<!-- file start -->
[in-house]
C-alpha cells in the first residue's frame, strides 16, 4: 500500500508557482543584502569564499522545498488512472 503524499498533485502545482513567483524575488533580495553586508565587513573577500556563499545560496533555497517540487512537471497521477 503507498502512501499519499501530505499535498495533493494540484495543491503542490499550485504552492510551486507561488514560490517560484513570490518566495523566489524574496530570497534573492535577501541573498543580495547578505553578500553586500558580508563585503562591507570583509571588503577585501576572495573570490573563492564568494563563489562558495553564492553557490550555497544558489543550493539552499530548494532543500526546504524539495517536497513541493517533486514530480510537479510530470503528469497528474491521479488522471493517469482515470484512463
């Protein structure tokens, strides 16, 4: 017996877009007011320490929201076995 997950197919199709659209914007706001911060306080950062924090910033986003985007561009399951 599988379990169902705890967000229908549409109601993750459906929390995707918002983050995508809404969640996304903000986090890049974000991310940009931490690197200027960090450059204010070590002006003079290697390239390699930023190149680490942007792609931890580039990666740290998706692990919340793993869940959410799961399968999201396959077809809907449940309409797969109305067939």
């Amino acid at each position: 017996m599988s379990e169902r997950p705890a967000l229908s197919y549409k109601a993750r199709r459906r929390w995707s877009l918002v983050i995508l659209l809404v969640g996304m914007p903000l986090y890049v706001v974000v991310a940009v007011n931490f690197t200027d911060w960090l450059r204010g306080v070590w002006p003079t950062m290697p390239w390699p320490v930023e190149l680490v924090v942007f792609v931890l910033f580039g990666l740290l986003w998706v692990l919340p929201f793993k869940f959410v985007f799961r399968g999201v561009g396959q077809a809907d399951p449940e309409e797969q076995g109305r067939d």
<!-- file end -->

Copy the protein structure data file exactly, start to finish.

[in-house]
C-alpha cells in the first residue's frame, strides 16, 4: 500500500508557482543584502569564499522545498488512472 503524499498533485502545482513567483524575488533580495553586508565587513573577500556563499545560496533555497517540487512537471497521477 503507498502512501499519499501530505499535498495533493494540484495543491503542490499550485504552492510551486507561488514560490517560484513570490518566495523566489524574496530570497534573492535577501541573498543580495547578505553578500553586500558580508563585503562591507570583509571588503577585501576572495573570490573563492564568494563563489562558495553564492553557490550555497544558489543550493539552499530548494532543500526546504524539495517536497513541493517533486514530480510537479510530470503528469497528474491521479488522471493517469482515470484512463
């Protein structure tokens, strides 16, 4: 017996877009007011320490929201076995 997950197919199709659209914007706001911060306080950062924090910033986003985007561009399951 599988379990169902705890967000229908549409109601993750459906929390995707918002983050995508809404969640996304903000986090890049974000991310940009931490690197200027960090450059204010070590002006003079290697390239390699930023190149680490942007792609931890580039990666740290998706692990919340793993869940959410799961399968999201396959077809809907449940309409797969109305067939």
């Amino acid at each position: 017996m599988s379990e169902r997950p705890a967000l229908s197919y549409k109601a993750r199709r459906r929390w995707s877009l918002v983050i995508l659209l809404v969640g996304m914007p903000l986090y890049v706001v974000v991310a940009v007011n931490f690197t200027d911060w960090l450059r204010g306080v070590w002006p003079t950062m290697p390239w390699p320490v930023e190149l680490v924090v942007f792609v931890l910033f580039g990666l740290l986003w998706v692990l919340p929201f793993k869940f959410v985007f799961r399968g999201v561009g396959q077809a809907d399951p449940e309409e797969q076995g109305r067939d």